Minister Rishworth interview on ABC News Breakfast with Catherine Murphy


Topics: 1800RESPECT text service, South Australian Royal Commission, Supermarket pricing

CATHERINE MURPHY, HOST: Well, let's get more on one of the main stories we're following this morning. An SMS service is being launched today to help those experiencing family, domestic or sexual violence. Anyone who feels like they're in an unsafe situation will be able to text 1800RESPECT and receive specialist counselling and support services. Minister for Social Services Amanda Rishworth joins us now from Canberra. Good morning, Minister. How does this new service work?

AMANDA RISHWORTH, MINISTER FOR SOCIAL SERVICES: This service adds already to what 1800RESPECT offers which is phone counselling, phone support, along with web based support. But what this service will allow people to do is actually text in, ask some questions, request information. What will happen is immediately, once you text this service, you'll get some automated safety information. Really important that you get that immediately, and then you'll be connected with a counsellor and with that counsellor you'll be able to SMS back and forth, potentially asking questions, asking for support or just some counselling, and that will be available to people in an ongoing basis, 24 hours a day, 7 days a week. So, another important avenue for women to get support and advice when it comes to family, domestic and sexual violence.

CATHERINE MURPHY: Minister, I understand part of this process is emergency accommodation can be provided for those who need it. How quick from a text needing help to being in that emergency accommodation?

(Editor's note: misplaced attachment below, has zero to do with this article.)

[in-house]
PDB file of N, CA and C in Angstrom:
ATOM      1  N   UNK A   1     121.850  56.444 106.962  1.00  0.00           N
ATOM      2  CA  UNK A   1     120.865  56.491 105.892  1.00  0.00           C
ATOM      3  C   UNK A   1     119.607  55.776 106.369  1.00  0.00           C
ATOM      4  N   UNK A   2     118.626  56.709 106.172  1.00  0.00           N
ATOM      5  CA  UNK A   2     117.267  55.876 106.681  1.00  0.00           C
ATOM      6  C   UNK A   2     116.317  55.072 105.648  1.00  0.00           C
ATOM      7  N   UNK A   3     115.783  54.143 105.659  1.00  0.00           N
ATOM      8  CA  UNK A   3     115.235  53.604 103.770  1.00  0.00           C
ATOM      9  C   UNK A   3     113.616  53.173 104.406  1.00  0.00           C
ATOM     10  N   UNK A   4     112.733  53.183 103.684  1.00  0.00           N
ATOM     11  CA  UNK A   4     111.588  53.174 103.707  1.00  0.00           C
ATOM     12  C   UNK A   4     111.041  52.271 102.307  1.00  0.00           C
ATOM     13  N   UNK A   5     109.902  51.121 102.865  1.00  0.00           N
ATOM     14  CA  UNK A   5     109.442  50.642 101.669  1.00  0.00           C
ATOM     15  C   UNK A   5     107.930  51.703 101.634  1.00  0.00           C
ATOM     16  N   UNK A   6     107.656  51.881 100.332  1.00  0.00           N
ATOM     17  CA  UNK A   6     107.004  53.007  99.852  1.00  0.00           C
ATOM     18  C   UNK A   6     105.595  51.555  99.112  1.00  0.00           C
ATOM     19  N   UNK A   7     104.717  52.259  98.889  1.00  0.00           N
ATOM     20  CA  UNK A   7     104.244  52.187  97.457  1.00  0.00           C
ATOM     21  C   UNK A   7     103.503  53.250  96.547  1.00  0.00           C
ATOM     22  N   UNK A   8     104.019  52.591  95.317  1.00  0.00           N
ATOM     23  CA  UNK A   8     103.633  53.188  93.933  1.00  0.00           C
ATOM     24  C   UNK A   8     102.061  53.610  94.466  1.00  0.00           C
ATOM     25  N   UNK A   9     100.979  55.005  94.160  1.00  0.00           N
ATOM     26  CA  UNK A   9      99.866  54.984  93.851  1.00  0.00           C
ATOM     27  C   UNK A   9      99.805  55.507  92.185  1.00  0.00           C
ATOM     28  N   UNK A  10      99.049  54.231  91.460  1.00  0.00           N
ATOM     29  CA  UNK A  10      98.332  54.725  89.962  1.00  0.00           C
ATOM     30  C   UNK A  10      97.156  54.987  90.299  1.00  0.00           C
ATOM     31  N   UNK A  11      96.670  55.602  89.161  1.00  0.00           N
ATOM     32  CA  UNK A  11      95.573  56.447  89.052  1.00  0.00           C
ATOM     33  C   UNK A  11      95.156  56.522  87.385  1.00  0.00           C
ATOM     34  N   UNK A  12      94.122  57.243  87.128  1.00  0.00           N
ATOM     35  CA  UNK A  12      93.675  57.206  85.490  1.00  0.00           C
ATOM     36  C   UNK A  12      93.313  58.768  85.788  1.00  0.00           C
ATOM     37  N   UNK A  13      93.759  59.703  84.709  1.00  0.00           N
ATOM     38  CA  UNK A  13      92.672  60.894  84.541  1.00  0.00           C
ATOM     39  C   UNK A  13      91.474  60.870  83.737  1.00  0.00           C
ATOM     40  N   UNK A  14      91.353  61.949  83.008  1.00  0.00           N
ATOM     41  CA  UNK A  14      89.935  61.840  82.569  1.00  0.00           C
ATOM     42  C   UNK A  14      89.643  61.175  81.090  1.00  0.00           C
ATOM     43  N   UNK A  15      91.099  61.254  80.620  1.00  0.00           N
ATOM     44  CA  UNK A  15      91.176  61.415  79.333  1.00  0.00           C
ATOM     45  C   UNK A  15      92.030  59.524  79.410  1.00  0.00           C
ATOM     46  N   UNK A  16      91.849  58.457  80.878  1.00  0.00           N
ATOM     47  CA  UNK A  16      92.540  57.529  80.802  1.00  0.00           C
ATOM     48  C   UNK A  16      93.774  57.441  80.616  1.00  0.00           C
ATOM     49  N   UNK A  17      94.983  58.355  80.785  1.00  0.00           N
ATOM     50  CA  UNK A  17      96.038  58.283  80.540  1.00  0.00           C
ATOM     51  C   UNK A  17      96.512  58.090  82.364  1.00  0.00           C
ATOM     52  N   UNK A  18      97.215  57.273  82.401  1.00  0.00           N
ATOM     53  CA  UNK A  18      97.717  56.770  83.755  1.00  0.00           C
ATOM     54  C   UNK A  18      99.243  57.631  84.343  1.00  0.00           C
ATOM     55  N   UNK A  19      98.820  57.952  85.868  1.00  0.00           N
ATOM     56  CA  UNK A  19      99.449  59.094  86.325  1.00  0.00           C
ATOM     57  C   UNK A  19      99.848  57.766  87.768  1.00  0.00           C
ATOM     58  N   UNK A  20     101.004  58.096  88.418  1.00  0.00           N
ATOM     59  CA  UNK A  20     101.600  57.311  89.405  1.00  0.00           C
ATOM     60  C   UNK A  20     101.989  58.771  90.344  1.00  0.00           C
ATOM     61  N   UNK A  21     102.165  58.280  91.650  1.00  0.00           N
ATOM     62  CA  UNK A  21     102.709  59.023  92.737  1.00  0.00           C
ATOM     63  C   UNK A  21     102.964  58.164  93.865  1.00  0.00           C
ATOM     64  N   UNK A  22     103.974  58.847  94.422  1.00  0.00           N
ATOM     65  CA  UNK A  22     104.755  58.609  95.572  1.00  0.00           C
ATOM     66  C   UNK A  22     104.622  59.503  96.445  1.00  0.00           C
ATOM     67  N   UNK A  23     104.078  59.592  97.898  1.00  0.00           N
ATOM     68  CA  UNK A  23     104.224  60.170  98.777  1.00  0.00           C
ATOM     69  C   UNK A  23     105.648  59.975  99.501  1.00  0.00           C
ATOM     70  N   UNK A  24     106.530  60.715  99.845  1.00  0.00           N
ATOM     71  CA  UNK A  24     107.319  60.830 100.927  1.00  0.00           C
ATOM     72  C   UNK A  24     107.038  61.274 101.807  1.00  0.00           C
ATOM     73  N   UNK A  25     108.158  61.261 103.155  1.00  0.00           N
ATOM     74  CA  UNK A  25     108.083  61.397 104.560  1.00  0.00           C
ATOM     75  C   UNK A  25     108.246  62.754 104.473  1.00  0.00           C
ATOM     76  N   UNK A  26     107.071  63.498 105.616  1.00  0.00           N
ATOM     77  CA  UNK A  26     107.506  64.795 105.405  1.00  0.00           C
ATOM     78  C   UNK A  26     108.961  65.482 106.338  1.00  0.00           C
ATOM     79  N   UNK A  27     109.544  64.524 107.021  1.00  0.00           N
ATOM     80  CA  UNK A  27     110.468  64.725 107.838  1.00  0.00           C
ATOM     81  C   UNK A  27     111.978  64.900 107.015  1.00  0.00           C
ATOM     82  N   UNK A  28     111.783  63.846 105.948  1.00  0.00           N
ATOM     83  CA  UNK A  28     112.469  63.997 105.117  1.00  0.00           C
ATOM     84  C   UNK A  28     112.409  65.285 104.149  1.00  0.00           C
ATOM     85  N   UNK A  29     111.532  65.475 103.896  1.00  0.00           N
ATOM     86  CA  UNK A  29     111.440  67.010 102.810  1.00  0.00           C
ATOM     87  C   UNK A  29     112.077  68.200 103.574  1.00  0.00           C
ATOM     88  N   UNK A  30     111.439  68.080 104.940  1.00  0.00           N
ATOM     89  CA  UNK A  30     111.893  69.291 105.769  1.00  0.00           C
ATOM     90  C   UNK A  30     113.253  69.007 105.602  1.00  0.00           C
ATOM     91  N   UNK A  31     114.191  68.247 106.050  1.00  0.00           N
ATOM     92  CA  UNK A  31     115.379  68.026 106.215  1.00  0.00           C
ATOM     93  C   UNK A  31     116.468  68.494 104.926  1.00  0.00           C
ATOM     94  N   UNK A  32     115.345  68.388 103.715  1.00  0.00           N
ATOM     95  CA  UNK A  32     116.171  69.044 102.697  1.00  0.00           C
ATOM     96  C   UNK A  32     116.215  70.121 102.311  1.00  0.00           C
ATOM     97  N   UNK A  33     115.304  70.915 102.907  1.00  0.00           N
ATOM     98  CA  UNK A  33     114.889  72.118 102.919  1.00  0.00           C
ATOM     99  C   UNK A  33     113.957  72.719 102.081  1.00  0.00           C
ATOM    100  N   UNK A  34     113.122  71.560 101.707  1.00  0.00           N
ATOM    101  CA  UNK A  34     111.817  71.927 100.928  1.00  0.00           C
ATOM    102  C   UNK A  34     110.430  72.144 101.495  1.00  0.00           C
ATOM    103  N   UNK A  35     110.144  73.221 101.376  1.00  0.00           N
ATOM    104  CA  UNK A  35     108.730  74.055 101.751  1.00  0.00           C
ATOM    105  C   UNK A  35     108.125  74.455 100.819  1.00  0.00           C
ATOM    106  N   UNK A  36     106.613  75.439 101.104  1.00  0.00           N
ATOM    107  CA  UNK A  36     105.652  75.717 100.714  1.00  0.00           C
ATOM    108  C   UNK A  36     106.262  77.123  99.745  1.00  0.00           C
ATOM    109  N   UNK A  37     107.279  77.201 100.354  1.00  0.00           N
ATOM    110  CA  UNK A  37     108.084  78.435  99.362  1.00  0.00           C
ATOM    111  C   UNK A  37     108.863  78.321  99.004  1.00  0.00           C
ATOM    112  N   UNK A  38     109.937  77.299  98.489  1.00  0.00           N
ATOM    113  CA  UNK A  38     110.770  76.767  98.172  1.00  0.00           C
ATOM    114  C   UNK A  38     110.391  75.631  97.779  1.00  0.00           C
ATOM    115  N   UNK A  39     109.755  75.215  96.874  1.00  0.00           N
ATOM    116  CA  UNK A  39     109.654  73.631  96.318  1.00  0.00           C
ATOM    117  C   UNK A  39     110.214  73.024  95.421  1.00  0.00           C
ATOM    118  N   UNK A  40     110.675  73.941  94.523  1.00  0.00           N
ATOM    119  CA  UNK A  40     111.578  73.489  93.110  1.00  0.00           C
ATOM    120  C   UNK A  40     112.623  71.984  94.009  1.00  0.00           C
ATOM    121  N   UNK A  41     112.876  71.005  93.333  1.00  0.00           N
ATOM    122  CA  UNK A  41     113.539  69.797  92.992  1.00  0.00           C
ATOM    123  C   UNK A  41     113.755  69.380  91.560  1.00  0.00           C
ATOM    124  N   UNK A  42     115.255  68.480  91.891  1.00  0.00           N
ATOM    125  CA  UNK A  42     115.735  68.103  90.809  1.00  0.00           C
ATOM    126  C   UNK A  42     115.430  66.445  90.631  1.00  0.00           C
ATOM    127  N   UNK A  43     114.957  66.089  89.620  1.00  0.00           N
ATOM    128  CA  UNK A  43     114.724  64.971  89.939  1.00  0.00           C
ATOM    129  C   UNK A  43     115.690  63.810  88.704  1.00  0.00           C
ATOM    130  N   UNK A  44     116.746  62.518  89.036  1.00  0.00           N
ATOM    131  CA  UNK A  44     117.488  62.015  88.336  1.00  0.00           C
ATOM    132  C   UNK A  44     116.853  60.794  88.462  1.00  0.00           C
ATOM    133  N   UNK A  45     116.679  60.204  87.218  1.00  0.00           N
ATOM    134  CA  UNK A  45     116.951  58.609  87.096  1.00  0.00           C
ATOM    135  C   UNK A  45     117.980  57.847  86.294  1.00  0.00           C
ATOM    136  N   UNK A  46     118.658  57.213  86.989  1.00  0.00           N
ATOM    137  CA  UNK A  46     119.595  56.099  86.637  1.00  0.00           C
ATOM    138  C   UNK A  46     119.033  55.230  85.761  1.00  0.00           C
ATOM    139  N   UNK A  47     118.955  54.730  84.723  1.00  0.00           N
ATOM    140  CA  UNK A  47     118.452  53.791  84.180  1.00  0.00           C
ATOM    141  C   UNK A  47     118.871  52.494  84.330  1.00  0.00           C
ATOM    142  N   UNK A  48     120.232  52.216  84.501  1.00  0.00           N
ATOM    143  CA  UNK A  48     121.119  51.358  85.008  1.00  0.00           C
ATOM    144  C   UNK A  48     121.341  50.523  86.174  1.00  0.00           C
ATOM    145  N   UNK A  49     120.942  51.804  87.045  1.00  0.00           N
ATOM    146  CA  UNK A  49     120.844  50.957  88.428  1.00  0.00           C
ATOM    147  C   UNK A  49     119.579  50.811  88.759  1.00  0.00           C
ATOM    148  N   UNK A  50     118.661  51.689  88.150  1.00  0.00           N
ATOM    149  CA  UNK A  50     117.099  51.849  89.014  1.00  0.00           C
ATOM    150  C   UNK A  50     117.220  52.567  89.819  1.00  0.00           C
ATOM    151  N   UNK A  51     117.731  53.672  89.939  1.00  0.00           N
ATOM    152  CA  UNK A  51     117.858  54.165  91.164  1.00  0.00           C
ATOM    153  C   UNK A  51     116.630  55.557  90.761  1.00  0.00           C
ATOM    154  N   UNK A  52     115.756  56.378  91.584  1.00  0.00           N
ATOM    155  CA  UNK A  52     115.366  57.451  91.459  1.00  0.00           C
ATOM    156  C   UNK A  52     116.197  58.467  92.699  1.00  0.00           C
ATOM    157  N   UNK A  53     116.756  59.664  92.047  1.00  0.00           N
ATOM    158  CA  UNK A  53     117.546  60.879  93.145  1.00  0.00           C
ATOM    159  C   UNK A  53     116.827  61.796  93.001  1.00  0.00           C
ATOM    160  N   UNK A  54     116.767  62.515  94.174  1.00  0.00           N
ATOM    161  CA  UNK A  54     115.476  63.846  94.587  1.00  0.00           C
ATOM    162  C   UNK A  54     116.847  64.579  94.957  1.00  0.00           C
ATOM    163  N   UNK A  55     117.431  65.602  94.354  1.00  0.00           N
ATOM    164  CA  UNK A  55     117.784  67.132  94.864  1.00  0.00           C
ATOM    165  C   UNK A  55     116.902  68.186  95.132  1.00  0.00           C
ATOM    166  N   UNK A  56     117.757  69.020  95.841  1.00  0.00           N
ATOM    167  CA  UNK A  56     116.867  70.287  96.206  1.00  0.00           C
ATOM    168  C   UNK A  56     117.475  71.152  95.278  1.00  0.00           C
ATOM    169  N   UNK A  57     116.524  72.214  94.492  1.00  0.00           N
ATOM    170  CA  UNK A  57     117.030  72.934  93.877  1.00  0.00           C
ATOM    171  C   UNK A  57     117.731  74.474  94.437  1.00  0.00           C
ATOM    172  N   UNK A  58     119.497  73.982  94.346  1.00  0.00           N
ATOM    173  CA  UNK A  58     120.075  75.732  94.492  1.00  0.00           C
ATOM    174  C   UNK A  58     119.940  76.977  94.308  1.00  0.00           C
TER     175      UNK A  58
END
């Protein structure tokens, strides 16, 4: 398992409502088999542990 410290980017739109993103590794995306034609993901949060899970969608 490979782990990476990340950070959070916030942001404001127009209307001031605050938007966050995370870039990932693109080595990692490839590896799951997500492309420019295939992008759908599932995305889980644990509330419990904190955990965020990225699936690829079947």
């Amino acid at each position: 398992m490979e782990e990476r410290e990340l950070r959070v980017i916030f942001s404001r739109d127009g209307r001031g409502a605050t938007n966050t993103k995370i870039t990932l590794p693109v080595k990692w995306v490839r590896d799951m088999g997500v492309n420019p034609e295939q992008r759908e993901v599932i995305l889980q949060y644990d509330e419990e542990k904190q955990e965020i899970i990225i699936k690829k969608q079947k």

AMANDA RISHWORTH: Of course, what 1800RESPECT does is connects you up with local services on the ground so they will be able to connect you up as quickly as possible. Obviously, that will rely on the demand of a particular service, depending on where you live. But what 1800RESPECT and this tech service will do will provide you a connection point to local services in your area. But it's not just about emergency accommodation. It is also about advice, information, what to do and where to go. One of the key areas we know is that women often are finding it hard to identify if they're in a family, domestic or sexual violence situation. And so this service will help women with the confidence to identify. Of course, if your life is in danger imminently, you do need to call triple zero, I must stress that. But this, of course, connects you up with the services and support that you might need.